Yellowstone National Park is definitely not seen in its incredible entirety in a two-day trip, but we sure as heck tried.
I picked my friend Ashley up at the Bozeman airport on Thursday. Her plane arrived early, and she'd exited with several fly-fishermen, all heading to southwestern Montana and the cinematic scope of the rivers here, to enjoy a last Fall weekend. We threw her bags in the P.T. Cruiser and took off up Hwy 15 towards Butte, through the golden hills. Ash is a talker (as am I), and I kept wanting to point out the rock formations and quarterhorses and cattle like an over-exuberant mother, urging, "Look, look--we're HERE." (Mom and Dad: think our first trip to Alaska, when y'all were trying to get Cal and me to get our noses out of books.)
After a quick trip through the historic uptown of sometimes sadly unattractive Butte, we took again to the road and for Basin, passing the former frontier settlements along the valley way and the now burnished red willow in the riverbottoms: these daily, ephemeral sights that I know will stay lodged in my memory, though I'll leave them soon. I introduced Ash to my friend Kate, then had to say goodbye to the latter: Kate had to leave early, on Saturday, to head back to Massachusetts for work. I handed Kate a CD of photos from our travels, hoping that my smile conveyed just how much fun I'd had with her these last weeks, how nice and easy it was to be in her presence, and how I'd truly enjoyed sharing the adventure. I know that we'll keep in touch, and I hope to see Kate again--maybe even convince her to come experience a future weekend in the Deep South.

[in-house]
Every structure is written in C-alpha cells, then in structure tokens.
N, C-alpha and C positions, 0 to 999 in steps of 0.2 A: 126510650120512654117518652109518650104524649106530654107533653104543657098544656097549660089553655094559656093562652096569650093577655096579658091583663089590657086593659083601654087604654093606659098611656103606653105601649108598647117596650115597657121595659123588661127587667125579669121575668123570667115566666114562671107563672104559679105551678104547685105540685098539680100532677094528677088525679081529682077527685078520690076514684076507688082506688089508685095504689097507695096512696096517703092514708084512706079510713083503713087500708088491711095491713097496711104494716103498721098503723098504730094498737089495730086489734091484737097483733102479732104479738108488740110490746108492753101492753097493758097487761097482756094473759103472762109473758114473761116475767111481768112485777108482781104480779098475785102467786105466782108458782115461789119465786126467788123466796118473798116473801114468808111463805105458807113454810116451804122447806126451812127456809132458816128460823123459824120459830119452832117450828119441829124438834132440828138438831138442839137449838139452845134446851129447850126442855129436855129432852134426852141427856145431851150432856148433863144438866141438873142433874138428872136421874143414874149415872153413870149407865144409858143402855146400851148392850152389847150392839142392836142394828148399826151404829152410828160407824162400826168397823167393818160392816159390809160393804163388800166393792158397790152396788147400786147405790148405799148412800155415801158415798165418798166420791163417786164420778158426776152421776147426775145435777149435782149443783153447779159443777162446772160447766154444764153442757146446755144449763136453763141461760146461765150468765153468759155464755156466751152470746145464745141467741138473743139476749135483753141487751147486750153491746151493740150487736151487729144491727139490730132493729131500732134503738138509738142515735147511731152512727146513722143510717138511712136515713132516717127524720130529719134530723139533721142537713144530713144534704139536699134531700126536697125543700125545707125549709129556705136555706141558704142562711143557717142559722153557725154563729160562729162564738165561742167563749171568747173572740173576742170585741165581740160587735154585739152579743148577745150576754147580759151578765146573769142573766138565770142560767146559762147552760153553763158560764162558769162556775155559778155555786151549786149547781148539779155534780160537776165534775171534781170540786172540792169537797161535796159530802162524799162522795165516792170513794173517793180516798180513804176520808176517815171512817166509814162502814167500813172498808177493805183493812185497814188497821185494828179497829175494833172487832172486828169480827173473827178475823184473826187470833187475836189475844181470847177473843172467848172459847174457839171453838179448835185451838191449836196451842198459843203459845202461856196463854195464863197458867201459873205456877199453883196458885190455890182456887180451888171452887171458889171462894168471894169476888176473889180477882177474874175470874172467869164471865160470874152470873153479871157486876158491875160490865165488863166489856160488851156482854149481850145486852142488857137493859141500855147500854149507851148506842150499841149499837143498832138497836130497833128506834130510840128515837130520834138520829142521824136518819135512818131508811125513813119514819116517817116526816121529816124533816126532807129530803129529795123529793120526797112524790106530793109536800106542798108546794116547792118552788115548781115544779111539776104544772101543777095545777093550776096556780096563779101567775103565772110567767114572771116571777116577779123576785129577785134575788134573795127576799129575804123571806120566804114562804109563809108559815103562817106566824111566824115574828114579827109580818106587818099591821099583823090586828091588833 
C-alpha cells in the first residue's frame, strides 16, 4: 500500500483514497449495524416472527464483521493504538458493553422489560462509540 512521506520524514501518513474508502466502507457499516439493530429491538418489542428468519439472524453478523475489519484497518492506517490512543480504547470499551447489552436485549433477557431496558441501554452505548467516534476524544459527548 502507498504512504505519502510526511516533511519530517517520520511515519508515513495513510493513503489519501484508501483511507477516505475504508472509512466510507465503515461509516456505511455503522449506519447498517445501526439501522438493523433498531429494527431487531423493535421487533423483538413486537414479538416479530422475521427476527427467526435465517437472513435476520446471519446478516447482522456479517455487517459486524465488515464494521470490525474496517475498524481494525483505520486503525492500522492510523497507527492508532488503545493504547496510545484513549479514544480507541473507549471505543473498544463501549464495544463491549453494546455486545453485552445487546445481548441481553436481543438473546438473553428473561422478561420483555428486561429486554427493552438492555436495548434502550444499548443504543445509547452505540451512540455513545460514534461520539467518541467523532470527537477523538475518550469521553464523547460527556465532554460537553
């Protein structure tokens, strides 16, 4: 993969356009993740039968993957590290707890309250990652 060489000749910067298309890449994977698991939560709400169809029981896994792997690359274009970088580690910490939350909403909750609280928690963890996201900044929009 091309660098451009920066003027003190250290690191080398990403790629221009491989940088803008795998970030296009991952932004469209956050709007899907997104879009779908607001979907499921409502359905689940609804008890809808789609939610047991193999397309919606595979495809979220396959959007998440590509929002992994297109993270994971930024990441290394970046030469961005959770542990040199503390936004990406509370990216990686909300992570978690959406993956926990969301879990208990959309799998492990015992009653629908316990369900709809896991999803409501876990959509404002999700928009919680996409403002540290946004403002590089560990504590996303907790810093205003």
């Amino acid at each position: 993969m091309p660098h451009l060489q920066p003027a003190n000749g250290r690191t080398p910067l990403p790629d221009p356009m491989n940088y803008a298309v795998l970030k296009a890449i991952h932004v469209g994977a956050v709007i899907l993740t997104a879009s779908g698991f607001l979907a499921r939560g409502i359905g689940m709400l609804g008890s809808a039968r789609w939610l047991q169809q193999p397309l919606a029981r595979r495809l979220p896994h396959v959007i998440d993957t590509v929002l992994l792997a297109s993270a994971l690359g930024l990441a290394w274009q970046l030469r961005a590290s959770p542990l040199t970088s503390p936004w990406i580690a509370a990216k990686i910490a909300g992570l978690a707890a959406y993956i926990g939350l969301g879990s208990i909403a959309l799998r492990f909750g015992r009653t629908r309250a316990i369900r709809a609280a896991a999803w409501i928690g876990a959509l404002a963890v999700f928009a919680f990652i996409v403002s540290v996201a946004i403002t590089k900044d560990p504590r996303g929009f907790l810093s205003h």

After introducing Ash to one of my favorite Basin dogs, a street-vagabond who's a mix of St. Bernard and something else, who hasn't a name on his collar, we went to Helena for dinner. We ate at the Windbag, a former brothel/boxing venue/bowling alley where we drank local beer and people-watched. Then it was back to Basin, where Ash lived through sleeping with me in the tiny loft bed after bumping her head on the ceiling (it brushes the top of my head, and Ash is 5'8") and dealing with my alleged snoring (she did purposely steal both good, firm pillows before I got up there: punk). The next morning, we took to the open road, heading up to Boulder, where we navigated normally lovely Hwy 69 all the way to Whitehall (in a white-out sort of snow craziness behind a slow 18-wheeler who kicked up gravel). I hated for Ash to miss the views of the mountains and long, glacial-carved valley on either side, but we did see some antelope grazing through the fog and plenty of horses.